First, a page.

A lot of people watching and a lot of people dead

(Image credit: Newshub.co.nz)
(Image credit: Newshub.co.nz)

 

“Terrorists want a lot of people watching, not a lot of people dead.”

American terrorism expert Brian Jenkins wrote these words in 1974, and for nearly three decades this was common wisdom. The lethality of terrorist groups, Jenkins argued, was a product not simply of limited access to weapons, but also self-restraint.

The logic was straightforward. Acts of violence that are too extreme and produce too many casualties are counterproductive because:

  • They damage group cohesion through the revulsion the group’s own members feel.
  • They alienate the terrorist group’s constituents and supporters.
  • They spark public outrage and harden attitudes among the terrorists’ target population.
  • This outrage triggers intense government crackdown on the group and its supporters, putting the movement’s very survival at risk.

Clearly things have changed, as today’s massacre of 49 people in terrorist attacks at two mosques in Christchurch, New Zealand demonstrate. But the attacks today add a deeply troubling new dimension that shows how far the pendulum has swung from that earlier understanding.

The alleged terrorist, a 28-year-old Australian white supremacist named Brenton Tarrant, live-streamed video of his attack while it was in progress. It then metastasized, almost instantaneously, across the Internet.

More than eight hours after the shooting video at one of the mosques was first live-streamed on Facebook — apparently by the man who killed 49 people in a mosque in Christchurch — it still was getting uploaded and re-uploaded continuously by other people onto YouTube.  …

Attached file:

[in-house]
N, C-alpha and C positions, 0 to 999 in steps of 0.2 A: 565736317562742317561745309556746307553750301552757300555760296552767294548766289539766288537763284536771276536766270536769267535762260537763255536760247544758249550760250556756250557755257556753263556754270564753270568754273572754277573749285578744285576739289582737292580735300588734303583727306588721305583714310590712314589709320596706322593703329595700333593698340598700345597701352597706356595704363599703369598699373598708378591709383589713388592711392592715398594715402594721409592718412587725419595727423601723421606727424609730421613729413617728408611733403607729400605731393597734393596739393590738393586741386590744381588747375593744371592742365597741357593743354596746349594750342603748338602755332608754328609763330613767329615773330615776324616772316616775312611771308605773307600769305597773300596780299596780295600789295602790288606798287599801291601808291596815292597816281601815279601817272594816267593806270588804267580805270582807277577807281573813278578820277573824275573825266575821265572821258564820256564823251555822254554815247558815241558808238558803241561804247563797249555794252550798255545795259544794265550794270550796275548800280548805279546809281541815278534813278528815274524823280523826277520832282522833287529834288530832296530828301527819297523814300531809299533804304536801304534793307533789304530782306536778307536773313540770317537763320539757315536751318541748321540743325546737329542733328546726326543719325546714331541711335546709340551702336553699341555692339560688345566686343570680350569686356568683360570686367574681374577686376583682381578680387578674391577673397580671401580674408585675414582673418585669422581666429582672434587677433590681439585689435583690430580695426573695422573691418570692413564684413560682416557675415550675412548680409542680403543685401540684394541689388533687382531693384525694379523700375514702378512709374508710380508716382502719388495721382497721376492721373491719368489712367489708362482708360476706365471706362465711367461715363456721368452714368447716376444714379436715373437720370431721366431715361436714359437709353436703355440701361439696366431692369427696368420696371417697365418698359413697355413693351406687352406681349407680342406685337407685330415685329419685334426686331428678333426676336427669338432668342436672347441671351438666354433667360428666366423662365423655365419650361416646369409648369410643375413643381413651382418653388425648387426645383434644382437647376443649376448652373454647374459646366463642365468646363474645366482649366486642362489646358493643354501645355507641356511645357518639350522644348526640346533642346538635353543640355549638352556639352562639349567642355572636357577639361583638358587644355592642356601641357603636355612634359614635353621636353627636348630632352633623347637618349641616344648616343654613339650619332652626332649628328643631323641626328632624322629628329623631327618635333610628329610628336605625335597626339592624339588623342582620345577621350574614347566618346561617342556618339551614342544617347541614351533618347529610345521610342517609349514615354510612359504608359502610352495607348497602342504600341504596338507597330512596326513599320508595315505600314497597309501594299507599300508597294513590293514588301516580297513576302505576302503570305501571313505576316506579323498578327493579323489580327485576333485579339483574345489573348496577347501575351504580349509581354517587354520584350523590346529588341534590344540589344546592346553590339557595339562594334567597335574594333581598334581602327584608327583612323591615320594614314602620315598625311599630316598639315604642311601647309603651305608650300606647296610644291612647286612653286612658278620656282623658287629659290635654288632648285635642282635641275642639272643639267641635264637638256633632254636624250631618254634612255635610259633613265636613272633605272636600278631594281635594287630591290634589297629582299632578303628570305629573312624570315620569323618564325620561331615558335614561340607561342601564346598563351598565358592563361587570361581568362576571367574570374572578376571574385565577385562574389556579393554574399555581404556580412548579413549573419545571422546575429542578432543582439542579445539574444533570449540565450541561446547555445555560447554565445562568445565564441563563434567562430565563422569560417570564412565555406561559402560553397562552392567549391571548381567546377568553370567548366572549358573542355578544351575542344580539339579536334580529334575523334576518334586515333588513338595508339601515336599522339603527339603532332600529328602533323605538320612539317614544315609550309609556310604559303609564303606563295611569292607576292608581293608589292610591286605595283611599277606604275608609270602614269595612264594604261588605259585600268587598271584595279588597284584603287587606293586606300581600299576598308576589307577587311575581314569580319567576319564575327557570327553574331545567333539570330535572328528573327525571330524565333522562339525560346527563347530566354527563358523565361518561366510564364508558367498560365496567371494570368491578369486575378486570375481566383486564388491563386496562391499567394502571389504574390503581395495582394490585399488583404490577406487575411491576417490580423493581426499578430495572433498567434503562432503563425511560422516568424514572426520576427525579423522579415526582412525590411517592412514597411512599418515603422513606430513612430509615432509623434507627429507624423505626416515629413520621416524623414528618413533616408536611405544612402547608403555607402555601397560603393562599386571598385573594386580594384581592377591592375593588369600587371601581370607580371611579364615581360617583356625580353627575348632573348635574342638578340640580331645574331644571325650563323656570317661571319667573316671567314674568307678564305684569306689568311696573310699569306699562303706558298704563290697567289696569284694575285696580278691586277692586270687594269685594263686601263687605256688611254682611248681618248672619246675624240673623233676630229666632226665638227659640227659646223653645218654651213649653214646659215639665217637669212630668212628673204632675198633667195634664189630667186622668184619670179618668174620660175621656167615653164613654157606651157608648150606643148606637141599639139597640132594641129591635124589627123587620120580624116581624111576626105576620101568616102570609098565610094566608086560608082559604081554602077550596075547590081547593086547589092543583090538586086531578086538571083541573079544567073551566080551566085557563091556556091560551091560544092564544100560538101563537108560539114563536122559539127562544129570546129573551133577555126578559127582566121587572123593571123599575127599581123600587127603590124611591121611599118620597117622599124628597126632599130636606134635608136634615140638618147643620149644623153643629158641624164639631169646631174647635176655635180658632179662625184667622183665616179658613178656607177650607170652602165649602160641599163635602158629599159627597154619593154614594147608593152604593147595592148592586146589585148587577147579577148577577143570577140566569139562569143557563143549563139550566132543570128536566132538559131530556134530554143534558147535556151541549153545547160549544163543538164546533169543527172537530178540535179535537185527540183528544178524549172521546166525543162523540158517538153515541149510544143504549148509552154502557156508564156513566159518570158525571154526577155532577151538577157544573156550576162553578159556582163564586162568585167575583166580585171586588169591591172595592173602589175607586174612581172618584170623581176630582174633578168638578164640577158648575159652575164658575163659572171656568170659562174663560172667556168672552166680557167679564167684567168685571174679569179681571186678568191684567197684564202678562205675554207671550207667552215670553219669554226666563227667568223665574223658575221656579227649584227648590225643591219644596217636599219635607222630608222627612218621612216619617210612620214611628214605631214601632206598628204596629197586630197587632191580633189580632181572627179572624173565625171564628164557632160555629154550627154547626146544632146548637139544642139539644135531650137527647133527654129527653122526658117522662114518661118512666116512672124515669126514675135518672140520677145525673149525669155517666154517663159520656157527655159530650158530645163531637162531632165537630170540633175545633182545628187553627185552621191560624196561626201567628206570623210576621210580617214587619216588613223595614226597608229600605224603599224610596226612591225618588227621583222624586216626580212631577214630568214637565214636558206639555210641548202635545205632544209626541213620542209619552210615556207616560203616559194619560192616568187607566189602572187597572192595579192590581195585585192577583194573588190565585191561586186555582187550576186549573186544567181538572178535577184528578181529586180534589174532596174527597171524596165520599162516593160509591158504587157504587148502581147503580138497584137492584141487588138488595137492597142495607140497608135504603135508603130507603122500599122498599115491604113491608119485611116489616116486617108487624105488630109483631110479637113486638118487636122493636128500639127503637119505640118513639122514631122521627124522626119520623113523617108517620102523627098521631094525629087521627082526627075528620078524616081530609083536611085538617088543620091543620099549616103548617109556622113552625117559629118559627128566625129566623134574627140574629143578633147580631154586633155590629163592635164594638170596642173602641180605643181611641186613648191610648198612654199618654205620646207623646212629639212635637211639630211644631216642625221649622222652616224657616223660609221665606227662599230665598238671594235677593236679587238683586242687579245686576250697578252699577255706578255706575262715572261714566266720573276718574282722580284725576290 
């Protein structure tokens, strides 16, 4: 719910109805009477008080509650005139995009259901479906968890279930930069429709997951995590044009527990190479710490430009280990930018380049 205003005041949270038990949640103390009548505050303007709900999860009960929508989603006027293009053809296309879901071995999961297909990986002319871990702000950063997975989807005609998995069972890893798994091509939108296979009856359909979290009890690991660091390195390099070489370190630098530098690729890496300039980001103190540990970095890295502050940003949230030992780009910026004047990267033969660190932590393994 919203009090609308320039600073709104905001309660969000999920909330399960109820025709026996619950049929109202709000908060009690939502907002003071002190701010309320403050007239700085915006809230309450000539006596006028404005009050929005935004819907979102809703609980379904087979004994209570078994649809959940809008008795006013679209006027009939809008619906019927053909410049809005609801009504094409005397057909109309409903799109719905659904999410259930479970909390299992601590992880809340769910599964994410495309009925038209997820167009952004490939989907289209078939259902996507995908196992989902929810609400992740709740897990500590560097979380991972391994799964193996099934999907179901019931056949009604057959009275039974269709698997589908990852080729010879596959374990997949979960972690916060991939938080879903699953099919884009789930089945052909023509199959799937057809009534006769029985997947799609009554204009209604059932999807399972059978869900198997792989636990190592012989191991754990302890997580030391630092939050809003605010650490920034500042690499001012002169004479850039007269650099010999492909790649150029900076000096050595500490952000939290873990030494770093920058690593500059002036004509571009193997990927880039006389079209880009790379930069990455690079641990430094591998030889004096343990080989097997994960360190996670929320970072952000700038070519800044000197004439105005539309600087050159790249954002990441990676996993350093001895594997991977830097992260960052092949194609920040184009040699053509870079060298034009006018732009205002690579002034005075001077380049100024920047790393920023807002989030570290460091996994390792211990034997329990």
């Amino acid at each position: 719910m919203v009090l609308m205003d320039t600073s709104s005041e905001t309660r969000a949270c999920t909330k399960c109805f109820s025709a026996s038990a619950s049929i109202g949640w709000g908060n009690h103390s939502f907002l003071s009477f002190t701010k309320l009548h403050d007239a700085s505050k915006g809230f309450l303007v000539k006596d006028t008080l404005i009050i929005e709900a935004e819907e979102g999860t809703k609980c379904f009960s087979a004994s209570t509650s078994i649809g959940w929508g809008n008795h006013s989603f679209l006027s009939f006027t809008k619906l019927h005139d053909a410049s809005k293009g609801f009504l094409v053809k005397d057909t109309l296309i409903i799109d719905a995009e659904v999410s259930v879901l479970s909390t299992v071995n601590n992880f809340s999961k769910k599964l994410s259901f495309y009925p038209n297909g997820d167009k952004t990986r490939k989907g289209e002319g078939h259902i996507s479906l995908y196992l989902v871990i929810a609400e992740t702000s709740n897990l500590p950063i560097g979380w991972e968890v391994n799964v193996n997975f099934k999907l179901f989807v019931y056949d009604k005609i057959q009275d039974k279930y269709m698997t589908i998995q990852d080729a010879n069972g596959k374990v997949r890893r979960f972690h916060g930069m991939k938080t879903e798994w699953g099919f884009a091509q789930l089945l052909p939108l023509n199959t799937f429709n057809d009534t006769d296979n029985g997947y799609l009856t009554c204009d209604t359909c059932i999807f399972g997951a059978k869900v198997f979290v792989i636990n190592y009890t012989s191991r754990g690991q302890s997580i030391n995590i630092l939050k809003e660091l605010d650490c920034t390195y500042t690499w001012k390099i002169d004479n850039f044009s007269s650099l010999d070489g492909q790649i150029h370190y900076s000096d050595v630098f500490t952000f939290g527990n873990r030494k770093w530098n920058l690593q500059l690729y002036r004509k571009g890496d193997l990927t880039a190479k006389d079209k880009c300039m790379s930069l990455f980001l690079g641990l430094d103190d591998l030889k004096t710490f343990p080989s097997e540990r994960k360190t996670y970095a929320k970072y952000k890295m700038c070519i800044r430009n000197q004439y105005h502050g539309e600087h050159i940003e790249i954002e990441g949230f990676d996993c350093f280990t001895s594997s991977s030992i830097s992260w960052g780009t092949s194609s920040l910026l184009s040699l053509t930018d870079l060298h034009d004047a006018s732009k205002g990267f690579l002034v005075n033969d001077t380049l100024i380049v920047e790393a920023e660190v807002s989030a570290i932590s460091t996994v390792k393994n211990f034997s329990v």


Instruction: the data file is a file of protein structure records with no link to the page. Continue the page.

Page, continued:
The New Zealand massacre video, which appeared to have been recorded with a GoPro helmet camera, was announced on the fringe chat room 8chan, live-streamed on Facebook, reposted on Twitter and YouTube and discussed on Reddit. Even hours after the shooting, the social-media giants Facebook, Twitter and YouTube continued to host versions of the shooting video, even as New Zealand authorities said they were calling for it to be taken down.

Ahead of the attack, Tarrant posted online a 74-page manifesto in which he described himself as an ethnonationalist and a fascist, rants about “white genocide,” and spews anti-immigrant hate. (I will not post any link to his manifesto here, nor quote his words.)  And, as one terrorism scholar pointed out on Twitter, he orchestrated an online media blitz to spread his message as widely as possible.

Today’s attacks in New Zealand are vivid examples of the changed face of terrorism and the perverse synergies between readily available means of mass killing and access to communications technologies that allow for near-instantaneous dissemination of the terrorists’ message.

Mass casualties have become the means by which the terrorist cuts through the noise and static of our oversaturated media environment. To publicize the cause it is no longer enough to simply kill “a single man in Algiers which will be noted the next day by the American press,” as Ramdane Abane once said in explaining the FLN’s decision to initiate a campaign of urban terrorism in French-occupied Algeria in the 1950s.

Changes in both the organizational structure of terrorist movements and in the types of ideologies that motivate them have also immunized terrorists from what were assumed to be the negative consequences of killing too many people in too horrific a fashion. Radicalized and networked individuals and self-contained cells following the doctrine of leaderless resistance and moving within extremist online circles where mass casualty attacks are hailed, not reviled, have little fear either of alienating fellow true believers or that a government crackdown will silence their movement.

That’s why, writing in 2007, Brian Jenkins updated his earlier dictum to reflect a new reality — many of today’s terrorists want a lot of people watching and a lot of people dead. New Zealand is now a case in point.

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